Dozens hurt in China labour unrest
By Susan Stumme (AFP)
BEIJING — Dozens of striking workers have been hurt in clashes with police in China as a fresh labour stoppage again halted Honda's production Wednesday, in the latest unrest to rock the "workshop of the world".
The latest labour action, which came after a spate of suicides at Taiwanese high-tech firm Foxconn, again drew attention to what activists say are the difficult conditions and low pay faced by millions of Chinese factory workers.
The clashes on Monday at a Taiwan-funded rubber factory in the eastern province of Jiangsu marked the first time in recent days that disputes over salaries erupted in violence, with state media saying 50 workers were hurt.
Some 2,000 workers at the KOK Machinery factory in the city of Kunshan outside Shanghai walked off the assembly line, demanding better pay and an improved working environment, the China Daily reported. more
Honda Plants in China to Stay Shut Tomorrow as Strikes Spread
June 9 (Bloomberg) -- Honda Motor Co., Japan’s second- largest carmaker, will keep two factories in China closed tomorrow as its production in the country was disrupted by strikes for the second time in less than a month.
The car-assembly plants in Guangzhou, Guangdong province will be closed for a second day after employees at a parts supplier stopped work demanding higher pay, said Natsuno Asanuma, a spokeswoman at Honda in Tokyo, where the company is based. Another supplier in Guangdong halted production today because of a strike, said Gao Xia, a Honda spokeswoman in Beijing.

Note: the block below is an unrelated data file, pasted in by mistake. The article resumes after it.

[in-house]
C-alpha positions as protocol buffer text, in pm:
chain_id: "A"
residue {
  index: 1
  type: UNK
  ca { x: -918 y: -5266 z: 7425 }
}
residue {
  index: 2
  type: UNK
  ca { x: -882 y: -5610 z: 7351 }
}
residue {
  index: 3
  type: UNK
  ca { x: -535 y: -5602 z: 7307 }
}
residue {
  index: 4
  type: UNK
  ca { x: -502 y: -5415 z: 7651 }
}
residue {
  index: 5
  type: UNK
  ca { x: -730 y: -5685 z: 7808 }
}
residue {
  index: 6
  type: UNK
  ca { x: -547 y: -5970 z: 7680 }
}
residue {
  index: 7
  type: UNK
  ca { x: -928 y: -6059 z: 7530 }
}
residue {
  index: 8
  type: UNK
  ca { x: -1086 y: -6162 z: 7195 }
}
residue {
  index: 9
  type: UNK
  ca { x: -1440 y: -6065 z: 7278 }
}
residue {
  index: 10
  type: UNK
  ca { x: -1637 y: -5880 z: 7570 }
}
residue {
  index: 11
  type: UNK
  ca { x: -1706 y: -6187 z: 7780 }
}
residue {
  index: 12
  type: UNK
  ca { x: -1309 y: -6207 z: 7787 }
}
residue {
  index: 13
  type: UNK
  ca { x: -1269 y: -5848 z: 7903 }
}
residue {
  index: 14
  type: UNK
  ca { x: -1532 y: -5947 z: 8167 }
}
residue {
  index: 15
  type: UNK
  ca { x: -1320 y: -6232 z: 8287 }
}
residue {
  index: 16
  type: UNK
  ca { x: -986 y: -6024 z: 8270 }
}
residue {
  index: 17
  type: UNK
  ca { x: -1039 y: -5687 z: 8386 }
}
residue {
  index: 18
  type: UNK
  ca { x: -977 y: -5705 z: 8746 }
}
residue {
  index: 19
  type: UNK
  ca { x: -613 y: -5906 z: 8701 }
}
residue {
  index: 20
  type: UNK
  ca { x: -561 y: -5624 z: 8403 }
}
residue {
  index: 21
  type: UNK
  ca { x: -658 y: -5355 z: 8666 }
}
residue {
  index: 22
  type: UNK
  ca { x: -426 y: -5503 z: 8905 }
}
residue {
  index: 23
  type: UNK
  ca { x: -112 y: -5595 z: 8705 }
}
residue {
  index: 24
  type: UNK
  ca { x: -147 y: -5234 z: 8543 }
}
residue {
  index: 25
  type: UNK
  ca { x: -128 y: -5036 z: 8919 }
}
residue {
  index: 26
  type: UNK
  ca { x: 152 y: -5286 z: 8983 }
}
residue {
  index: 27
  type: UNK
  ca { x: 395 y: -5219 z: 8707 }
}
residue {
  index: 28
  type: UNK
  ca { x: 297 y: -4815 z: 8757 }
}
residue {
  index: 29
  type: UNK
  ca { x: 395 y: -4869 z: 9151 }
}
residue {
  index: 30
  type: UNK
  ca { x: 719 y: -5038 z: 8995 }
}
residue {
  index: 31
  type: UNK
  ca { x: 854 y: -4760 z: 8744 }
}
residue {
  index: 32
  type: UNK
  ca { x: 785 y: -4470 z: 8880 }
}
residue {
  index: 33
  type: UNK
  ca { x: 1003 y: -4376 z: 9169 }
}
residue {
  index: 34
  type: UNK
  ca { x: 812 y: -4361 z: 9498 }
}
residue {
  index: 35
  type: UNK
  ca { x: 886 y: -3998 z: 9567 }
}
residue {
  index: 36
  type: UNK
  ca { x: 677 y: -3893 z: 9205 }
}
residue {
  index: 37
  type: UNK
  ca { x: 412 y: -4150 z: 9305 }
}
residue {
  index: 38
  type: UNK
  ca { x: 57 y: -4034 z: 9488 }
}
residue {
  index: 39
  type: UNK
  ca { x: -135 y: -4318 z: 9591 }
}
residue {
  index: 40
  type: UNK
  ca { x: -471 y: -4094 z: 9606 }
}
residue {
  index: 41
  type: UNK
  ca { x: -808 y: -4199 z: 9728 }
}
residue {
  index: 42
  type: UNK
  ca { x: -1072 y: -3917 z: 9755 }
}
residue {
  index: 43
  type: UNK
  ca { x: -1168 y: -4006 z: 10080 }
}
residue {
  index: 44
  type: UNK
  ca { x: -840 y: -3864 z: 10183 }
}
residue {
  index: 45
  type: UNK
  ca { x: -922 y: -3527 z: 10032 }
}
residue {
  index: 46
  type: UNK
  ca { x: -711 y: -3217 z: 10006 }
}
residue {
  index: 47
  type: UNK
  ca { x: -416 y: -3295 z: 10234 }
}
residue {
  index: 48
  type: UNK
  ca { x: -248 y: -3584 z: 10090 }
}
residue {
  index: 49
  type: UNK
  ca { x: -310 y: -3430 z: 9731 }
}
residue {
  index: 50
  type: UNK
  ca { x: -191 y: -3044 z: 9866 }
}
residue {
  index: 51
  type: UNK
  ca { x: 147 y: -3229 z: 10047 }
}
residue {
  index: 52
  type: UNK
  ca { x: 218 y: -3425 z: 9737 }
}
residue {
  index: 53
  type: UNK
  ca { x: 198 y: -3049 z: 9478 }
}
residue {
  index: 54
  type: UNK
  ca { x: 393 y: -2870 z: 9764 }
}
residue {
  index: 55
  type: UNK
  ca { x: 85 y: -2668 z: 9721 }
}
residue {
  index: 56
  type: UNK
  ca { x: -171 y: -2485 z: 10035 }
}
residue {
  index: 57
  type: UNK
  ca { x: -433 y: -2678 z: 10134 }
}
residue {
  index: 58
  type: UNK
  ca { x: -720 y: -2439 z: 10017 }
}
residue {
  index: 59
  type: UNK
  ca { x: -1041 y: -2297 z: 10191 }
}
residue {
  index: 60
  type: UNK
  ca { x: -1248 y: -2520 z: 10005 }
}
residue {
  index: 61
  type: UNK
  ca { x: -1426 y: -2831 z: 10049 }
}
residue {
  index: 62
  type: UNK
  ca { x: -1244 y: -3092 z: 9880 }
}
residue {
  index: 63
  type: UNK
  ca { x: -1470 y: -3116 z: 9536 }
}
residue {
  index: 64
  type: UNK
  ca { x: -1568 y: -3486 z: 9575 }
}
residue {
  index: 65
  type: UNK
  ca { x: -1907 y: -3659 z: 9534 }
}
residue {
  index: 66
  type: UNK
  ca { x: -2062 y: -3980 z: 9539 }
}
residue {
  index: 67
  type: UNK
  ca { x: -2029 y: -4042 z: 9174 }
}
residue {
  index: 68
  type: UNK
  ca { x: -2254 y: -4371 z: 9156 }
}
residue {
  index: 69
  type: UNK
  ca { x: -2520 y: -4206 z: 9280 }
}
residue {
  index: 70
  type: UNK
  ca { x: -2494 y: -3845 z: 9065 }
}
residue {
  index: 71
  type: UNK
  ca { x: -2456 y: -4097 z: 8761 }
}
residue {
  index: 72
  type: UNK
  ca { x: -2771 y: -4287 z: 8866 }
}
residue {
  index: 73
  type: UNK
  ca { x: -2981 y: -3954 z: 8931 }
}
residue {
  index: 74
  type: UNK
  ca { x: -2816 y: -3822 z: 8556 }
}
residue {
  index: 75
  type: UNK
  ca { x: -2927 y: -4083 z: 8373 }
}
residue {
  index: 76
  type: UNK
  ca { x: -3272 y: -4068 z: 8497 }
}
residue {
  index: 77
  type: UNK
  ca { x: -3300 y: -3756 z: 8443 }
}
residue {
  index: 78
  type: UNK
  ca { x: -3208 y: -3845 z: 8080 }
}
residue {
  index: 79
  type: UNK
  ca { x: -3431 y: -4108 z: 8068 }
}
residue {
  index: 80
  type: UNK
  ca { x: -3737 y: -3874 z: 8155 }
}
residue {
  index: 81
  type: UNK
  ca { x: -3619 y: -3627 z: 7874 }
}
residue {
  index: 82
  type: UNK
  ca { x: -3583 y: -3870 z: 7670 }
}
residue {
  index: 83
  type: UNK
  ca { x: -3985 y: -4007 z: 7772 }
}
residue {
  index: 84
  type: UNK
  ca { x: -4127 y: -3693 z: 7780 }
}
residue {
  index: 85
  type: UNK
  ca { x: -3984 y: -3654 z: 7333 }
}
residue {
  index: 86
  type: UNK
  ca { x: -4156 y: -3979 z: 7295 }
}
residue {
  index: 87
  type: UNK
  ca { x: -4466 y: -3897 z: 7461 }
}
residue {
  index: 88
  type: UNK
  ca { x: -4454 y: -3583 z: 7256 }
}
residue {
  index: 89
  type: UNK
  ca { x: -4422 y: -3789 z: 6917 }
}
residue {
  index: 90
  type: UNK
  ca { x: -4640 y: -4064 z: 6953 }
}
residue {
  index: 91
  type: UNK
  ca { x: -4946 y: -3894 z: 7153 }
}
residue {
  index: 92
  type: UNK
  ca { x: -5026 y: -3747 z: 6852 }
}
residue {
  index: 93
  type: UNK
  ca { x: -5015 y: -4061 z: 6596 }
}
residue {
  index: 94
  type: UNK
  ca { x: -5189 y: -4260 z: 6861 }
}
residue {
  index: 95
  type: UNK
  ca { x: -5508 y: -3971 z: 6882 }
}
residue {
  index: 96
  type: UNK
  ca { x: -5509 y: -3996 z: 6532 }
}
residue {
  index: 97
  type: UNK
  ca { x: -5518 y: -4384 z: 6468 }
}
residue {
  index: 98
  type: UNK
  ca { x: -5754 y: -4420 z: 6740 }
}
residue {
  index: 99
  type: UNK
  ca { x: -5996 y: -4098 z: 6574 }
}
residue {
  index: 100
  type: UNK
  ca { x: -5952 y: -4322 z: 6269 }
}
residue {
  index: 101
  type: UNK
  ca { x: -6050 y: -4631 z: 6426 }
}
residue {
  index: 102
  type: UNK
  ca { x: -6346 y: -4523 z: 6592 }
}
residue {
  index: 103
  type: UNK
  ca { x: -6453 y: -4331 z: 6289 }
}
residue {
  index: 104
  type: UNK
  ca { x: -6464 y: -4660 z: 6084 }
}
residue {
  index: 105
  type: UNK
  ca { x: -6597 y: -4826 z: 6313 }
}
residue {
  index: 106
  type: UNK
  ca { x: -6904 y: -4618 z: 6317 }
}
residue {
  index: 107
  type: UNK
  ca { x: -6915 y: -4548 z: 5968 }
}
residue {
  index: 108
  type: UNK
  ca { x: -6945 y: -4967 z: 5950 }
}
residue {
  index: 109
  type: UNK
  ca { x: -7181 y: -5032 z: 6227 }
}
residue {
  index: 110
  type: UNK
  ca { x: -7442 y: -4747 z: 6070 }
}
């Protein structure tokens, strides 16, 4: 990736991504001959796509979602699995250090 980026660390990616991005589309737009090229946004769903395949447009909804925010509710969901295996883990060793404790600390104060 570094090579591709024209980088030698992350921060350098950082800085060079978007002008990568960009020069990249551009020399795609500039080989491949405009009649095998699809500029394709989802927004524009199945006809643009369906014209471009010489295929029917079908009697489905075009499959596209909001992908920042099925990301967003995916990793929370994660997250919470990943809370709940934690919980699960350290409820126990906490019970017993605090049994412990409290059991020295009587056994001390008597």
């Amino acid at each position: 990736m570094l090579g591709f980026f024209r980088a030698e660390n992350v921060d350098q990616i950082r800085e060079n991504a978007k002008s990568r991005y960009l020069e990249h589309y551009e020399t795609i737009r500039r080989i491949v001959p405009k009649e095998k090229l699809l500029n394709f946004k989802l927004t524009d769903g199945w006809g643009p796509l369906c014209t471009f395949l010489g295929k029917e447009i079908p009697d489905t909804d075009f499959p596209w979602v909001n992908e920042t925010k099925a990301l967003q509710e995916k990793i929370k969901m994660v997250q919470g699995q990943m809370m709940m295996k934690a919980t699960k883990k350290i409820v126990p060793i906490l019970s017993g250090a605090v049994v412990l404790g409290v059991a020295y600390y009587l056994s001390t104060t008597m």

Workers at Foshan Fengfu Autoparts Co. in Foshan, Guangdong, began striking June 7, a week after Honda raised wages by 24 percent at a separate parts maker to end a walkout that shut down production at its four Chinese car-assembly factories. The disruptions reflect pressure for higher pay in southern China, where Foxconn Technology Group said this week it will more than double salaries for its lowest-paid plant workers.
“The first strike at Honda was a breakthrough,” said Long Ke, a senior fellow at Fujitsu Research Institute in Tokyo. “Workers at other automakers may also make demands for higher pay, although it hasn’t surfaced yet.” more